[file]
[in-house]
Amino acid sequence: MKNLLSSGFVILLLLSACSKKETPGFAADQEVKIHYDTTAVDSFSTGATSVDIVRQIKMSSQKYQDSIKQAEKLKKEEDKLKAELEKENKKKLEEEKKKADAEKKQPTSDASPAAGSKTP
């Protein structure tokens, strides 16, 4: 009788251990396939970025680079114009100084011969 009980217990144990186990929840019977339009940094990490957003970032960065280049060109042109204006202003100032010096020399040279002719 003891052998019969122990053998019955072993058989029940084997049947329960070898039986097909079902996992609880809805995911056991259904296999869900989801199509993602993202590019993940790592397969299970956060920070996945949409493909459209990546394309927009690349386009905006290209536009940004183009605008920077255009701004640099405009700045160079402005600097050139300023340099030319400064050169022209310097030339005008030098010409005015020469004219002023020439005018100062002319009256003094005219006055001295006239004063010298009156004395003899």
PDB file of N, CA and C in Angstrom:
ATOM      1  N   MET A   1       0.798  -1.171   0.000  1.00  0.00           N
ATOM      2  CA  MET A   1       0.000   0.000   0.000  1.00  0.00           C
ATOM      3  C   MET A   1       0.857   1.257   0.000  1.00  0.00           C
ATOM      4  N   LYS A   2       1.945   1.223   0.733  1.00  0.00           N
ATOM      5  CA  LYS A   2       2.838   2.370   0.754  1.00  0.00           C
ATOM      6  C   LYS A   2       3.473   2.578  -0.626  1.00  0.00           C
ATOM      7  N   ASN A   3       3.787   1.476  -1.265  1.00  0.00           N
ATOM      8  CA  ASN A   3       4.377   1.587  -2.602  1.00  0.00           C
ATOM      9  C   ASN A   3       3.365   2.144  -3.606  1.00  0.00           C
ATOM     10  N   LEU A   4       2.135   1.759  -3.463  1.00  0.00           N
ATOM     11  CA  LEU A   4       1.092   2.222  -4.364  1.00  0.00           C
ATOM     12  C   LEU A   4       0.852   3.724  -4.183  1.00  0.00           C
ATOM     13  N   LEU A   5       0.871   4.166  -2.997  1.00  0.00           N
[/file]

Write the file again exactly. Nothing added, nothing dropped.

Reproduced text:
[in-house]
Amino acid sequence: MKNLLSSGFVILLLLSACSKKETPGFAADQEVKIHYDTTAVDSFSTGATSVDIVRQIKMSSQKYQDSIKQAEKLKKEEDKLKAELEKENKKKLEEEKKKADAEKKQPTSDASPAAGSKTP
């Protein structure tokens, strides 16, 4: 009788251990396939970025680079114009100084011969 009980217990144990186990929840019977339009940094990490957003970032960065280049060109042109204006202003100032010096020399040279002719 003891052998019969122990053998019955072993058989029940084997049947329960070898039986097909079902996992609880809805995911056991259904296999869900989801199509993602993202590019993940790592397969299970956060920070996945949409493909459209990546394309927009690349386009905006290209536009940004183009605008920077255009701004640099405009700045160079402005600097050139300023340099030319400064050169022209310097030339005008030098010409005015020469004219002023020439005018100062002319009256003094005219006055001295006239004063010298009156004395003899």
PDB file of N, CA and C in Angstrom:
ATOM      1  N   MET A   1       0.798  -1.171   0.000  1.00  0.00           N
ATOM      2  CA  MET A   1       0.000   0.000   0.000  1.00  0.00           C
ATOM      3  C   MET A   1       0.857   1.257   0.000  1.00  0.00           C
ATOM      4  N   LYS A   2       1.945   1.223   0.733  1.00  0.00           N
ATOM      5  CA  LYS A   2       2.838   2.370   0.754  1.00  0.00           C
ATOM      6  C   LYS A   2       3.473   2.578  -0.626  1.00  0.00           C
ATOM      7  N   ASN A   3       3.787   1.476  -1.265  1.00  0.00           N
ATOM      8  CA  ASN A   3       4.377   1.587  -2.602  1.00  0.00           C
ATOM      9  C   ASN A   3       3.365   2.144  -3.606  1.00  0.00           C
ATOM     10  N   LEU A   4       2.135   1.759  -3.463  1.00  0.00           N
ATOM     11  CA  LEU A   4       1.092   2.222  -4.364  1.00  0.00           C
ATOM     12  C   LEU A   4       0.852   3.724  -4.183  1.00  0.00           C
ATOM     13  N   LEU A   5       0.871   4.166  -2.997  1.00  0.00           N